Biden visited Taqueria Las Gemelas in Washington on Wednesday and ordered lunch. The restaurant is owned in part by Mexican immigrants and was a beneficiary of a pilot version of the restaurant relief program. Biden says the restaurant industry was “badly hurt” by the pandemic.

The aid for eateries is part of the administration’s $1.9 trillion coronavirus relief package. The White House says 186,200 restaurants, bars and other eligible businesses applied for the program over its first two days of accepting applications.


Biden repeals Trump-era rule on gig workers

WASHINGTON (AP) — The Biden administration has nullified a Trump-era rule that would have made it easier to classify workers as independent contractors. The Labor Department’s decision came just two days before the Trump-era rule was supposed to take effect.

The move means the Labor Department will continue to use existing rules under the 1938 Fair Labor Standards Act to determine whether a worker should be classified as an independent contractor.

Under the existing system, app-based companies such as Uber, DoorDash and Instacart had already been able to classify their gig workers as independent contractors. But those companies had applauded the Trump administration rule, arguing that the Depression-era law was outdated and did not provide the flexibility demanded by the digital era.


Peloton recalls treadmills, halts sales, after a child dies

NEW YORK (AP) — Peloton is recalling about 125,000 of its treadmills, less than a month after denying they were dangerous and saying it would not pull them from the market, even though they were linked to the death of a child and injuries of 29 others.

The company says it will now offer full refunds for the Peloton Tread+ treadmill, which cost more than $4,200, and will stop selling them.

The recall comes after the U.S. Consumer Product Safety Commission warned on April 17 that people with children and pets should immediately stop using the Tread+ treadmill after a child was pulled under it and died.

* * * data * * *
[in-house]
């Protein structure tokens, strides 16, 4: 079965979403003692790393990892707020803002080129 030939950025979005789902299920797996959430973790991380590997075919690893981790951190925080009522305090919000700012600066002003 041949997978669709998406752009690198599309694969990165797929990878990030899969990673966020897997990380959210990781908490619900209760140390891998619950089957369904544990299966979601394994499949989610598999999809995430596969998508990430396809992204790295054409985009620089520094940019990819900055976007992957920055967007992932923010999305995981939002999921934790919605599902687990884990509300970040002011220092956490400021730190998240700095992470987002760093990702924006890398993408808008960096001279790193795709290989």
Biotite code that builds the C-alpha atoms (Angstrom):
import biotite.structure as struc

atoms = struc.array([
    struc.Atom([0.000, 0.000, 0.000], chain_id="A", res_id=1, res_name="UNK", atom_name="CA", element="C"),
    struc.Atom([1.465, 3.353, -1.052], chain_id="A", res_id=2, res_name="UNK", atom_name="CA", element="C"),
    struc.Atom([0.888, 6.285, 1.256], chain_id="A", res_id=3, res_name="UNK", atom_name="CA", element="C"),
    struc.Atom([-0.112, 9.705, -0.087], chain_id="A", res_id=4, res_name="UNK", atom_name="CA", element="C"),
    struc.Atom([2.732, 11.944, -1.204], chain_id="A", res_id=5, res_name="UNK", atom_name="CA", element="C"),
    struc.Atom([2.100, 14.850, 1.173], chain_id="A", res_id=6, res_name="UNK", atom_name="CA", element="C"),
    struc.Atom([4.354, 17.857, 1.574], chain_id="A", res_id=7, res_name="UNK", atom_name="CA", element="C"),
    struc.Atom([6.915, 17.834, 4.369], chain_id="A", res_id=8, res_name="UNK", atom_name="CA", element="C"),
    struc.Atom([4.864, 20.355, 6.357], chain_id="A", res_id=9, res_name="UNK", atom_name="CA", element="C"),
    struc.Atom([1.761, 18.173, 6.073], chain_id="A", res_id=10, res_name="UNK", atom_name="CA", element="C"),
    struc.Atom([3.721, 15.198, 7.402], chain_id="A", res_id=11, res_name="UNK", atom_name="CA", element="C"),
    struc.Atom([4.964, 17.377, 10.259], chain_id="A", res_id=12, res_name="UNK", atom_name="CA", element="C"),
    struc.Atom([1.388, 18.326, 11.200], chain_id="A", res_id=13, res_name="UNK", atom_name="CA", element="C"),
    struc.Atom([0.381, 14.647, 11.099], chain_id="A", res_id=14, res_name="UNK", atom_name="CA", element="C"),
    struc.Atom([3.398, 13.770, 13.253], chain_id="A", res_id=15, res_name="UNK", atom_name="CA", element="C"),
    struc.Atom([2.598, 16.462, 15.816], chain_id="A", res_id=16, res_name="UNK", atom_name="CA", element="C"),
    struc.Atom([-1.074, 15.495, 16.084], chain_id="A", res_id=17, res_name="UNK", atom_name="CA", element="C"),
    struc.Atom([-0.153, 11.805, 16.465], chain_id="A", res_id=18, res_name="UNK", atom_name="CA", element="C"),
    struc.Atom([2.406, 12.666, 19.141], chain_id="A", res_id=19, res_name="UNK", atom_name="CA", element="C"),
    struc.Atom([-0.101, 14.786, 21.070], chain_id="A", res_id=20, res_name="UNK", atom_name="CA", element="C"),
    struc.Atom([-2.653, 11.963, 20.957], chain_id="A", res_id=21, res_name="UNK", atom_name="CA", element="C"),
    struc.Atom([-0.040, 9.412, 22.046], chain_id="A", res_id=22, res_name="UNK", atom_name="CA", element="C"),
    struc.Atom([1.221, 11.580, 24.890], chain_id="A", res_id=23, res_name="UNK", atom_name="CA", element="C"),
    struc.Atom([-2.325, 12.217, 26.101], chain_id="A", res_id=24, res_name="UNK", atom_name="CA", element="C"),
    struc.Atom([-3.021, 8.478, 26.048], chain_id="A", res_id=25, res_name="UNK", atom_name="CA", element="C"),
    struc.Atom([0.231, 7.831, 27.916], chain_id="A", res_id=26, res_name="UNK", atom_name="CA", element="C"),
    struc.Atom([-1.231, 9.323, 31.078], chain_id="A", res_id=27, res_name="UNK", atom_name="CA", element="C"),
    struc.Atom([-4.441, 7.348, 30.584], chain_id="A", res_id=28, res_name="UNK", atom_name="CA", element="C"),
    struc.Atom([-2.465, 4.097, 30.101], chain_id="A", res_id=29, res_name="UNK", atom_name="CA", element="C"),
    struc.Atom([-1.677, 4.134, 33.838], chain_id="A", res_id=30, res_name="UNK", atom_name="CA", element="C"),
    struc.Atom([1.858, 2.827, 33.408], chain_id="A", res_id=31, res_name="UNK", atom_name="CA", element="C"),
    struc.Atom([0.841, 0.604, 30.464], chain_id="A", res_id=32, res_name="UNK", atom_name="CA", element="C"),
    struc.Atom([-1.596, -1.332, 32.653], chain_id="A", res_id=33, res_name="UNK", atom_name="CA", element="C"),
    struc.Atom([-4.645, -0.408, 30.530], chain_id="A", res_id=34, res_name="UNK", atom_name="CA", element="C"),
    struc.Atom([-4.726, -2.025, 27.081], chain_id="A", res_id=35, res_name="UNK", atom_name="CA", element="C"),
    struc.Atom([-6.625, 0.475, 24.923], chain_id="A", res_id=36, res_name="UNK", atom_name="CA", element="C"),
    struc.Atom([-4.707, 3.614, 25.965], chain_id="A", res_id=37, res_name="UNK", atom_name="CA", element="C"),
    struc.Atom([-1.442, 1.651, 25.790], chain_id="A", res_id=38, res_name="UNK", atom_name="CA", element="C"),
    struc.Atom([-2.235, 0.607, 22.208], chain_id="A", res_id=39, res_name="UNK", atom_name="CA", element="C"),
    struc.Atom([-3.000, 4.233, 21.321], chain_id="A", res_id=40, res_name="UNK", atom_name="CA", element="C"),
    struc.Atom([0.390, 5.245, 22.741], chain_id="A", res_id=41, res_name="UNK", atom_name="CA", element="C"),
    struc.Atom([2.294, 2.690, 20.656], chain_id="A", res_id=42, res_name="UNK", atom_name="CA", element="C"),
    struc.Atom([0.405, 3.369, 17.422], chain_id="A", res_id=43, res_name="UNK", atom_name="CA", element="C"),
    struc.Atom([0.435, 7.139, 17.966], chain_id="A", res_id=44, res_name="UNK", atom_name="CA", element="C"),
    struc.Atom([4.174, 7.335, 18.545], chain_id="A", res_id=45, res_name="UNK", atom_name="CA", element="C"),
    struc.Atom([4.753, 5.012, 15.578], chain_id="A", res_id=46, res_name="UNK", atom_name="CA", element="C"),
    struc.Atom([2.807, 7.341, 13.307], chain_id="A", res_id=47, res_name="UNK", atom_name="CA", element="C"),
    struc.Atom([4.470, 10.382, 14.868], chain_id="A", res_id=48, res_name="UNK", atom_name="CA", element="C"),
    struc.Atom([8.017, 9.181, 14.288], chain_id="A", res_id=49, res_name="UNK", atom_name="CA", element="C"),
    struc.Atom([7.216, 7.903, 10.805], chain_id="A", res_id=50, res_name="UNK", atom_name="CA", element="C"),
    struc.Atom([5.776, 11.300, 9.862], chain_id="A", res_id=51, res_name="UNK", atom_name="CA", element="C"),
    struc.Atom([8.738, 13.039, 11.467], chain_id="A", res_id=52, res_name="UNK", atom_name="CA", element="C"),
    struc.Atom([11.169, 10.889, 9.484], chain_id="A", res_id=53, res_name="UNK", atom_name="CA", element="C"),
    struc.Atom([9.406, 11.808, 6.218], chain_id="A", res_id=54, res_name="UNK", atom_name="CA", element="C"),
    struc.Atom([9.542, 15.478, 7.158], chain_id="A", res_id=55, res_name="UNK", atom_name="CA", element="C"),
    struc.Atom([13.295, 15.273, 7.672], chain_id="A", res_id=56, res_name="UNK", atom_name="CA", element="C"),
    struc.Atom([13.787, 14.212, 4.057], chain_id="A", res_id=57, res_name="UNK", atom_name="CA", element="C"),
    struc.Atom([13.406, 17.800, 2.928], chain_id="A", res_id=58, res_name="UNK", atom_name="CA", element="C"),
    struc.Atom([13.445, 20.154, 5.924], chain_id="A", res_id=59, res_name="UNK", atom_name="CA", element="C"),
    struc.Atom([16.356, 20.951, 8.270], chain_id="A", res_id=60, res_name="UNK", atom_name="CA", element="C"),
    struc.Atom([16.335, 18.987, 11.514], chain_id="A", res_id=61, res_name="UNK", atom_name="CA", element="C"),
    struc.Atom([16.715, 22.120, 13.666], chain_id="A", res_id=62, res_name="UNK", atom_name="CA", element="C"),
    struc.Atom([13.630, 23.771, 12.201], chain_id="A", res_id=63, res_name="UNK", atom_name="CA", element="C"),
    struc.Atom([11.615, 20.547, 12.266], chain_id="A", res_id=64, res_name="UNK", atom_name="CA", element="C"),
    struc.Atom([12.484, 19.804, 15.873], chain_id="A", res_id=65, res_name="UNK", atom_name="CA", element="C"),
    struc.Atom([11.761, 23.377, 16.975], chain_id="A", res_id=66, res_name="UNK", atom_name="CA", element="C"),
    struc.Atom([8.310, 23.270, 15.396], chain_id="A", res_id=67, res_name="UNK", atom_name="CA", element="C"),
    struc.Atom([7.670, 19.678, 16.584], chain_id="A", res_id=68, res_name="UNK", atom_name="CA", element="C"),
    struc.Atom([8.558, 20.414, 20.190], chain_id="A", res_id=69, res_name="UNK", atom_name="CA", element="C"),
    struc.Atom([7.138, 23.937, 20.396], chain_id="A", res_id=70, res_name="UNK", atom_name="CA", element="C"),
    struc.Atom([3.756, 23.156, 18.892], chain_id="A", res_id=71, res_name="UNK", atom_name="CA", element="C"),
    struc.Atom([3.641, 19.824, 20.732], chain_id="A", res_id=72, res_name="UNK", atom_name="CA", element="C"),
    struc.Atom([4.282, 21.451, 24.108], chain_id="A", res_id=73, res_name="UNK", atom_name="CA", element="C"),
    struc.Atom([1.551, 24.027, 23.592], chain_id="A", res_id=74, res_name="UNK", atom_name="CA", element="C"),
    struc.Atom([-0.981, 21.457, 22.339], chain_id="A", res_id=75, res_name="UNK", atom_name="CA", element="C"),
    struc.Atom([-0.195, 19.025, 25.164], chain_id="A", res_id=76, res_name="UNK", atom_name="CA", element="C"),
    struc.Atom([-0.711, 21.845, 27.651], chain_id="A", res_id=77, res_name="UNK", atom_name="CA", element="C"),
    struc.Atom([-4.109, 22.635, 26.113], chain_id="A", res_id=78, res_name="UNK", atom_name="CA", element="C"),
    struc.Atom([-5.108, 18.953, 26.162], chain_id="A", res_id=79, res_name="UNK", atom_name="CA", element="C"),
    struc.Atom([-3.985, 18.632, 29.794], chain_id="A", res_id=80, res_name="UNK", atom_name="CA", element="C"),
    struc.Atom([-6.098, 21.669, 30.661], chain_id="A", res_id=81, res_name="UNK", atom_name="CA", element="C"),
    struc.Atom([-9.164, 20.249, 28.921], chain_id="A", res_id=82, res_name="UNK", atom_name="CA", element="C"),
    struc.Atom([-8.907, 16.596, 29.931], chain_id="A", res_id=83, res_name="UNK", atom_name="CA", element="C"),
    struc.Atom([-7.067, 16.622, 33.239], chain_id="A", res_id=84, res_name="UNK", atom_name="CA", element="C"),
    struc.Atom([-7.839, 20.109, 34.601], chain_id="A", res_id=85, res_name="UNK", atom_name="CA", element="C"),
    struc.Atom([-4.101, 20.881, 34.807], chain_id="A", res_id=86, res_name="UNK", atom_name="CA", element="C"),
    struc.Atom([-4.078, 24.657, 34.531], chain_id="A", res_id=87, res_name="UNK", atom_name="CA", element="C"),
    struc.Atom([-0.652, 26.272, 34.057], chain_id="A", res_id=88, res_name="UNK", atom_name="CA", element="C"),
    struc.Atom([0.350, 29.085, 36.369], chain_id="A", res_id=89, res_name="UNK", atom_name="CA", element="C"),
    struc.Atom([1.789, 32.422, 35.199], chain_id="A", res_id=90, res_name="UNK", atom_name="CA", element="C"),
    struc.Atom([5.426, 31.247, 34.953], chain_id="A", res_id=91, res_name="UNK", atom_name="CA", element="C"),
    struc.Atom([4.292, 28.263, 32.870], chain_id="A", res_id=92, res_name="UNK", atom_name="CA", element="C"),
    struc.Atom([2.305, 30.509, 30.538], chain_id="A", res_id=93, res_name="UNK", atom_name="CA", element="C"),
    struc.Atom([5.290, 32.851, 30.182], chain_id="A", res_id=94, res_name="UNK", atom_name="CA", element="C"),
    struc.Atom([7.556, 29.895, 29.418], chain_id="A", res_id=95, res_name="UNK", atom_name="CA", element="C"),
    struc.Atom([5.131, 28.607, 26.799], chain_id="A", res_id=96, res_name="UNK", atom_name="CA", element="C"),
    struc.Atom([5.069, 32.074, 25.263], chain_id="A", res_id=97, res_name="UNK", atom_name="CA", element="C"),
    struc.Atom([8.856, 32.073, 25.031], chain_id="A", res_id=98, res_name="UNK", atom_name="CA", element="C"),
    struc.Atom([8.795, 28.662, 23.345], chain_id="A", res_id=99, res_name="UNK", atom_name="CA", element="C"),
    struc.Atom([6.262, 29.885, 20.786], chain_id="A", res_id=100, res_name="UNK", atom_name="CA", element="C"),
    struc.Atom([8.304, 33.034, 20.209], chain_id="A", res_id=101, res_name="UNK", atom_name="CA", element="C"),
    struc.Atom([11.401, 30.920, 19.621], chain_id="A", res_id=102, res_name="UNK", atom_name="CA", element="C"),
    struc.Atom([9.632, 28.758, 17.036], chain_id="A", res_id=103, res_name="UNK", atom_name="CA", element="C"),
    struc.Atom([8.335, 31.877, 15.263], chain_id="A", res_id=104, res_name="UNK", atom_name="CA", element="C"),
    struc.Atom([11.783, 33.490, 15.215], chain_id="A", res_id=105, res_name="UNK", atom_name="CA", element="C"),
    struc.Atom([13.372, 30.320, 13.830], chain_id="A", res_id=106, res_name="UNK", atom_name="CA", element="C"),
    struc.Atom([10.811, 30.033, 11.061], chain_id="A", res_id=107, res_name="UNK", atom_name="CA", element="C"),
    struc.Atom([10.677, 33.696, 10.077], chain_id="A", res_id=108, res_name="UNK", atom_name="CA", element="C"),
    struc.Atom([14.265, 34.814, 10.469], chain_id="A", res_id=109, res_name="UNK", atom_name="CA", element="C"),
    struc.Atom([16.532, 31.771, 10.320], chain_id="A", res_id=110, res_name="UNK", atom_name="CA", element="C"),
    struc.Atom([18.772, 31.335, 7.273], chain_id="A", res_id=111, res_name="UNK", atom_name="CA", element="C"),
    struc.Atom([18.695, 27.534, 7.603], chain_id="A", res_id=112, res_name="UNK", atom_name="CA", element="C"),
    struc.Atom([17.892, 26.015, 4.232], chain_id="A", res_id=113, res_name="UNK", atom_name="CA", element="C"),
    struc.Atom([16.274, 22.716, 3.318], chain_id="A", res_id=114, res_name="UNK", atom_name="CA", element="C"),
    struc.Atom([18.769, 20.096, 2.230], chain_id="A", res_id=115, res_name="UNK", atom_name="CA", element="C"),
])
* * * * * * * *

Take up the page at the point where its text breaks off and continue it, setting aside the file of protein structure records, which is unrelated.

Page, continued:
Those who own the treadmill have until Nov. 6, 2022, to get a full refund from Peloton.


GM profit surges to $2.98B on sales of higher-margin trucks

DETROIT (AP) — General Motors’ first-quarter net income surged to $2.98 billion as strong U.S. consumer demand and higher prices overcame production cuts brought on by the global shortage of computer chips.

The big profit increase was 12 times larger than the same period last year, when the start of the coronavirus pandemic forced automakers to shutter factories, limiting GM’s net income to $247 million.

Despite the semiconductor shortage, GM stuck with full-year pretax earnings guidance of $10 billion to $11 billion issued earlier in the year. It predicted earnings at the higher end of the range. The company predicts a strong first half with a pretax profit of around $5.5 billion.


Ford is betting that solid-state batteries will cut EV costs

DETROIT (AP) — Ford has raised its stake in a manufacturer of solid-state batteries — a move that its chief product and operations officer, Hau Thai-Tang, says will strengthen the company’s effort to increase the range and reduce the costs of its next generation of electric vehicles.

Ford, along with BMW, this week announced their investment in a $130 million funding round for Solid Power, a company that is developing sulfide solid-state battery technology.

Thai-Tang says the technology should give Ford the flexibility to either shrink battery sizes to make it less expensive to manufacture some vehicles or keep the same size battery and achieve a greater range of distance in other models.